The Labor party's latest bright idea, a $59 billion raid on imputation credits, is a direct attack on retirees, pensioners and low income earners that will mean dividends are no longer protected from double taxation.
As well as the more than one million individuals who will have their income squeezed, Labor's proposal will also impact around 40 per cent of all SMSFs, and retirement savings held in approximately 3.5 million super fund accounts.
Despite their suggestion that recipients of imputation credit refunds are "typically wealthier retirees", the fact is 97 per cent of individuals who receive refunds of franking credits have taxable incomes below $87,000.
What's more, over half of all individuals who receive refunds of franking credits have taxable income below $18,200, including pensioners, part-pensioners and self-funded retirees who have worked hard to support themselves during retirement. Labor's policy would completely extinguish a vital income stream for these low income earners.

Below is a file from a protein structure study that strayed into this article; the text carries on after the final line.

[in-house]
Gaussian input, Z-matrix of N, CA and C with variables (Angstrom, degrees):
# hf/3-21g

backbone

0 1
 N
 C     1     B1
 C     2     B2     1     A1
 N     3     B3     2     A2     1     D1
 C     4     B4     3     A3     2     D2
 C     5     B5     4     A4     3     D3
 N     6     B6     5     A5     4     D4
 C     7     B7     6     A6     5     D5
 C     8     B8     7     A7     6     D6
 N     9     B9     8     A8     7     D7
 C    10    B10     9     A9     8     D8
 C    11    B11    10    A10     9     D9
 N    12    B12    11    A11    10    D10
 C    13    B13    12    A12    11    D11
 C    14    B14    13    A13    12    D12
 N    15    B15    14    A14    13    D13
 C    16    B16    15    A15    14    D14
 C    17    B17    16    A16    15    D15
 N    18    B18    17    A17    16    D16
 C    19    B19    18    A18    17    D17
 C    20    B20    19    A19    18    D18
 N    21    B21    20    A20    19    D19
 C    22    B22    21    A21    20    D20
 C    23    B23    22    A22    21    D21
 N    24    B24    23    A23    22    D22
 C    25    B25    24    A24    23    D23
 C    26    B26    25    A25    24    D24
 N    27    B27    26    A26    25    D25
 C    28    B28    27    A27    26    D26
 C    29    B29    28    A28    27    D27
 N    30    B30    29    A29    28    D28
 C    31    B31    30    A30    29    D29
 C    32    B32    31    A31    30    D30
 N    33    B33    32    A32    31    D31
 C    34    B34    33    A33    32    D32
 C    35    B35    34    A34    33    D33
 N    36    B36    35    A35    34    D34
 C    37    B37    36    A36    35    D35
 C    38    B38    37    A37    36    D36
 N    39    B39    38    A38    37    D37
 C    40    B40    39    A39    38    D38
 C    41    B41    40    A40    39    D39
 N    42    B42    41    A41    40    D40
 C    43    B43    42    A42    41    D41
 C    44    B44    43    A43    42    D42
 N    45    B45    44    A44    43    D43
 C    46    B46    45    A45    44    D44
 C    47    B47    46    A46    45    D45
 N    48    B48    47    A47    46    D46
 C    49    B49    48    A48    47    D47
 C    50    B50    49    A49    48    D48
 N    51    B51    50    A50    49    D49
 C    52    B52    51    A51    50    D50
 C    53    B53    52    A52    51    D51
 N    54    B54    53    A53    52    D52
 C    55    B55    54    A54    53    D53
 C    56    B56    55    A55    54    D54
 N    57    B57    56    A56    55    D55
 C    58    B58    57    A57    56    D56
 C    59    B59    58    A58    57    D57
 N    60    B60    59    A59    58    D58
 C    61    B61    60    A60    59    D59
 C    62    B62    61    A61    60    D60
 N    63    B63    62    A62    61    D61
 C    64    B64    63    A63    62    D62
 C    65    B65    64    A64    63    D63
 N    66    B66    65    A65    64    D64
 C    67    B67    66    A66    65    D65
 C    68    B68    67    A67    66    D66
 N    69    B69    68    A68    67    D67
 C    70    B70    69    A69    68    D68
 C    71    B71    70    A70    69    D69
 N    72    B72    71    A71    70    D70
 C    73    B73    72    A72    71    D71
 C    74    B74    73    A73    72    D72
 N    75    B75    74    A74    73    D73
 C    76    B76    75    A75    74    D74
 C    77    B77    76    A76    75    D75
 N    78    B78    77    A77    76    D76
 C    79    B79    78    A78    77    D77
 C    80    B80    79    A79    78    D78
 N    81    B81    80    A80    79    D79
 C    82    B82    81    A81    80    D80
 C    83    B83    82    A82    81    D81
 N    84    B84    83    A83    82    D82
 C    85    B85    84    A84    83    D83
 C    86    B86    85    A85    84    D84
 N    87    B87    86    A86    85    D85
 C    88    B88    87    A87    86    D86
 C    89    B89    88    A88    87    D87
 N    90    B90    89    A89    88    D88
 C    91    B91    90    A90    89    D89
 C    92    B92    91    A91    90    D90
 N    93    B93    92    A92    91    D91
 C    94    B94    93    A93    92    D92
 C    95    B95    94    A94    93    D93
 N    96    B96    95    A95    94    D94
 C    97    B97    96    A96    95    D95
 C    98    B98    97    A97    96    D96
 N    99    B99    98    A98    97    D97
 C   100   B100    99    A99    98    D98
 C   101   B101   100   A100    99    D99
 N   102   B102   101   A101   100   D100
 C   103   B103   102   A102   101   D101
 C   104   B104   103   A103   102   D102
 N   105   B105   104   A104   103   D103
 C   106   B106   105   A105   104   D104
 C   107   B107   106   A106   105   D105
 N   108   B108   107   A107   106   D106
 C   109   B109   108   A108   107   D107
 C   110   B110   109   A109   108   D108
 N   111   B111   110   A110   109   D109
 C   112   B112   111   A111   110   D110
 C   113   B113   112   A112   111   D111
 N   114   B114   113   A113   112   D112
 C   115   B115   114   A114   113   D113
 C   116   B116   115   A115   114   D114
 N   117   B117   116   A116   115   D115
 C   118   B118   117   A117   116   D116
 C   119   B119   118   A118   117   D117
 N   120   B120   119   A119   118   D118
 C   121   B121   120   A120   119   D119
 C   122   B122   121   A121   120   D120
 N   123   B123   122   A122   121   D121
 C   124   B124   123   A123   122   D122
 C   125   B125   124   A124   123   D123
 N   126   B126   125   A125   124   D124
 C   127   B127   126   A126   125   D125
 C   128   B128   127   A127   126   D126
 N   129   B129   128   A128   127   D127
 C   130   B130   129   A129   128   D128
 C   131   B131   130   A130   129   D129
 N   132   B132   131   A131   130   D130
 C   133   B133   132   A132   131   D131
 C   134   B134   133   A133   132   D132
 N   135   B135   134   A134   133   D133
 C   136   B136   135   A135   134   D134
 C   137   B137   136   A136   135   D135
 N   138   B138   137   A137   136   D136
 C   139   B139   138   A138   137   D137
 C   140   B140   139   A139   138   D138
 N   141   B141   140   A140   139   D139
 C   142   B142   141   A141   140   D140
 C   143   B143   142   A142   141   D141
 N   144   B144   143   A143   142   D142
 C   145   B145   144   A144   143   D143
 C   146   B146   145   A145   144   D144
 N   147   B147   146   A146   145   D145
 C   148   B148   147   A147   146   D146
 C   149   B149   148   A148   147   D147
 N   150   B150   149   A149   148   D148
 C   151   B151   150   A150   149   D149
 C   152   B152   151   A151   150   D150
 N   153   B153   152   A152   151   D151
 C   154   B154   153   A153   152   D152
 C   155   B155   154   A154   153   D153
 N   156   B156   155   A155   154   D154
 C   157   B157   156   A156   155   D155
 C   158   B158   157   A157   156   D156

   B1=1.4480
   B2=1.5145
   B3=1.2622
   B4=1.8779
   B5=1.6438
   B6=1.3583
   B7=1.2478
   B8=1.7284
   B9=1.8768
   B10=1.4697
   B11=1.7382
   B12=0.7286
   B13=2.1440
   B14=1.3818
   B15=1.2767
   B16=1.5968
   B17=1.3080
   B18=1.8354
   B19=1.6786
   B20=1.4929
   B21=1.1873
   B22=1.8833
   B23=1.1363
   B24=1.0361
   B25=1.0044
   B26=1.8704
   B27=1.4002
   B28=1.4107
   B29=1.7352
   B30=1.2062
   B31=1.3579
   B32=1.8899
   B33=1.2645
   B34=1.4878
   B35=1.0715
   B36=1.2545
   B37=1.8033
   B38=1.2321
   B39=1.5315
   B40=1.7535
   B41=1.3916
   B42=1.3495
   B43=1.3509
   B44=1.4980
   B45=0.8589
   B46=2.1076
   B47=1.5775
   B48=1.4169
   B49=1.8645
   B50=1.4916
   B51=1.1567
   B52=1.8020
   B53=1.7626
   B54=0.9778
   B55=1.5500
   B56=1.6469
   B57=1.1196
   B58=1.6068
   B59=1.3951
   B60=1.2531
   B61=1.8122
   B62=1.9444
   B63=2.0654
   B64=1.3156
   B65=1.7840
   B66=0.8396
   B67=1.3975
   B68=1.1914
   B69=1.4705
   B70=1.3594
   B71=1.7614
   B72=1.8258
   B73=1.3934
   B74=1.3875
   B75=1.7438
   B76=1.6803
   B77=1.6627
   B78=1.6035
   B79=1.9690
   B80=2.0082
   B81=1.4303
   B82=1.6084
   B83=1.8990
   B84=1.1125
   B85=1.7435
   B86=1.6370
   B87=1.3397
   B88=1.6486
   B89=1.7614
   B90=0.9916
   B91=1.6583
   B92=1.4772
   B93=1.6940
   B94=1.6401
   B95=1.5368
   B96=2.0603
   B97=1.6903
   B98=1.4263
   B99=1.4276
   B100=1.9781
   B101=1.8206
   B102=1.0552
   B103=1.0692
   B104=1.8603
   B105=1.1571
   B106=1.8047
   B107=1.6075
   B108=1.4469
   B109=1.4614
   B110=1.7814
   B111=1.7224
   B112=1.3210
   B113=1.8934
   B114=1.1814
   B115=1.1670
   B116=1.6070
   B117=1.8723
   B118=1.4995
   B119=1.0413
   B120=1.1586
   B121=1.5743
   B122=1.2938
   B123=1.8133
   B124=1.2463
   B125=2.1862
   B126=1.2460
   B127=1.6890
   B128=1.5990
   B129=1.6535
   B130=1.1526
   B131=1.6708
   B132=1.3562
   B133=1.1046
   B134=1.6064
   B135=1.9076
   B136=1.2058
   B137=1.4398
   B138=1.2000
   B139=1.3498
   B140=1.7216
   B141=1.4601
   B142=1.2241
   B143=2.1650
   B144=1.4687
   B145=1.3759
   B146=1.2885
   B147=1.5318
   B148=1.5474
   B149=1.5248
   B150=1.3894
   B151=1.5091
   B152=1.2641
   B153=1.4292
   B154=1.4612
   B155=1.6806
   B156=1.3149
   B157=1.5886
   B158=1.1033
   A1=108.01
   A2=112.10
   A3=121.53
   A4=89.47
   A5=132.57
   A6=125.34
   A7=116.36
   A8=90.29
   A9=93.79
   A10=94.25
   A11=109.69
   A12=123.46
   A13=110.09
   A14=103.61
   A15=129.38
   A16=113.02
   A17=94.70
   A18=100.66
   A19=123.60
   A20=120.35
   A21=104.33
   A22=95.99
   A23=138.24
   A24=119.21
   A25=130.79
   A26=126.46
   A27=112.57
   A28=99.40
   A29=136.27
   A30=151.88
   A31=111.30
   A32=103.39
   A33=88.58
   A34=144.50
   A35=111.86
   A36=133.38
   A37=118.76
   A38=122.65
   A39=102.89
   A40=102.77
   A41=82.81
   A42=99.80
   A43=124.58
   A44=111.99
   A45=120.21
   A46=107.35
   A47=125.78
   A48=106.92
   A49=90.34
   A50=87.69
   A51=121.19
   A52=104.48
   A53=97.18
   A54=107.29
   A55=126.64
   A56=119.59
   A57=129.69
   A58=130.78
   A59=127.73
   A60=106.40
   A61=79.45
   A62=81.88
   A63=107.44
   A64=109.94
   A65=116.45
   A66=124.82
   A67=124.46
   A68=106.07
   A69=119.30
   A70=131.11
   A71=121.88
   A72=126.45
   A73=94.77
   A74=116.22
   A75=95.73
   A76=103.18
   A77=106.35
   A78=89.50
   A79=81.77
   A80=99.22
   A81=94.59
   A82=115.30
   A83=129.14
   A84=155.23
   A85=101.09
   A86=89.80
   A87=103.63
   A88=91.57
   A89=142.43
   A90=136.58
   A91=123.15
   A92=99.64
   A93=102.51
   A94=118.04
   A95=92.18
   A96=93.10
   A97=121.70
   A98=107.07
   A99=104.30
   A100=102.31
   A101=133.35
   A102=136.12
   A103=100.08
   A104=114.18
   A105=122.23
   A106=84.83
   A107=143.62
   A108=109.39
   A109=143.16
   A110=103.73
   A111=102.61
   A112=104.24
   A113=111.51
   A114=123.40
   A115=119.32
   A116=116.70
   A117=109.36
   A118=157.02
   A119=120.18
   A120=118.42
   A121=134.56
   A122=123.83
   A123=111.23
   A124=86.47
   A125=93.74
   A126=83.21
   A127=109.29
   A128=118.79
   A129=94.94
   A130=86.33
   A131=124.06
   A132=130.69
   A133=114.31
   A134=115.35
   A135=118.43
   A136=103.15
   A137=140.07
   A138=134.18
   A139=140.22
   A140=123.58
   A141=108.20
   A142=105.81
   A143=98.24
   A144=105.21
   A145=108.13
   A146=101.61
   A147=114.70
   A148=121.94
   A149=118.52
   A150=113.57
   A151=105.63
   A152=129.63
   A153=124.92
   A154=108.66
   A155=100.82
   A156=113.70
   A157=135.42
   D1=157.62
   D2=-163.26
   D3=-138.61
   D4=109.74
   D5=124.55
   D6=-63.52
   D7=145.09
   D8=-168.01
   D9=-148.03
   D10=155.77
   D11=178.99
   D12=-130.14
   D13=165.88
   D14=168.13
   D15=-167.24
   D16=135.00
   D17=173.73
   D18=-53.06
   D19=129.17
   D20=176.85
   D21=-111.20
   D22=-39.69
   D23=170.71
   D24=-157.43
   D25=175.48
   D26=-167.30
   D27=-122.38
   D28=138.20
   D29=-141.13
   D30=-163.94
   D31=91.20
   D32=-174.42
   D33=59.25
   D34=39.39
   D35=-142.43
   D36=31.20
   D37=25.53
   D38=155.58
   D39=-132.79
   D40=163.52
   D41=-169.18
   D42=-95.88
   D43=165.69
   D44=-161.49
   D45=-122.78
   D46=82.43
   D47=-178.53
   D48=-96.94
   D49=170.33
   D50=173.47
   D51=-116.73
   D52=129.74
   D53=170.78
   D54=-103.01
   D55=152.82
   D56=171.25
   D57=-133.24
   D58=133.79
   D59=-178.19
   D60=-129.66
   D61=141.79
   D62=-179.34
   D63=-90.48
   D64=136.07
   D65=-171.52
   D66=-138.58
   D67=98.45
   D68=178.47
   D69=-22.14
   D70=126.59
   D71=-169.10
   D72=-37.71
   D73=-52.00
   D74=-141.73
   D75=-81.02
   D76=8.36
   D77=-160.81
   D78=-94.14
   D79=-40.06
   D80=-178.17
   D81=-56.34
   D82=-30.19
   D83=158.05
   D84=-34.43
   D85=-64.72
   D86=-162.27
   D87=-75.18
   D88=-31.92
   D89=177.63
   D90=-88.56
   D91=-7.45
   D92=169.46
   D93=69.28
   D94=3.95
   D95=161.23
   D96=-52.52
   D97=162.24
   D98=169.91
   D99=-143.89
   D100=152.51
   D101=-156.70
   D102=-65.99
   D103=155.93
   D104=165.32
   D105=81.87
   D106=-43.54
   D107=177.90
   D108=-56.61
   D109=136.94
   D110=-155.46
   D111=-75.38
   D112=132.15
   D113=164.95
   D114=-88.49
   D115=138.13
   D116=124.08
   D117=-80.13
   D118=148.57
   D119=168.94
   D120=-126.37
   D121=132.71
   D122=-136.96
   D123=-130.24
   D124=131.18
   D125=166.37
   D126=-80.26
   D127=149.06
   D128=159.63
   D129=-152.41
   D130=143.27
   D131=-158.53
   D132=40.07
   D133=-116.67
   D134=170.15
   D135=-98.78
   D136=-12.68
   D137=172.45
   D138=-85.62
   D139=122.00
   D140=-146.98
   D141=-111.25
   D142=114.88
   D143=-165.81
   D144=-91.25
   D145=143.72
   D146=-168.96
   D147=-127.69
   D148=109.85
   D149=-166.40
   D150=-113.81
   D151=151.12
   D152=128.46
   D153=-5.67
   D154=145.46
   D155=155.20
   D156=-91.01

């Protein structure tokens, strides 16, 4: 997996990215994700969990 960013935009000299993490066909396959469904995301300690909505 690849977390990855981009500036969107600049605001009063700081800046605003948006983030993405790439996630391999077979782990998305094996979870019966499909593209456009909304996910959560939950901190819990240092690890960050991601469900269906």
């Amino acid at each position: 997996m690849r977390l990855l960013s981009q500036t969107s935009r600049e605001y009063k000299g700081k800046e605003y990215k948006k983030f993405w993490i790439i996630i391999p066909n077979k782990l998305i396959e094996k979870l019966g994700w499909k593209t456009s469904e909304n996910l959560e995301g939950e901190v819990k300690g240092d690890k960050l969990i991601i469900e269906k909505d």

If Labor were serious about preventing the distribution of refundable imputation credits on the basis that entities haven't paid tax, why does their policy still allow hundreds of millions of dollars' worth of franking credits to be refunded to income tax exempt organisations like trade unions?
Late last year, Bill Shorten said,
"I think Australians pay enough tax at the moment. I don't believe that another tax is going to be what Australians need or want at this stage".
Incredibly, today's announcement means he has now proposed more than $200 billion worth of new taxes - that's a tax hike roughly equivalent to the entire GDP of New Zealand, and that's what we know so far.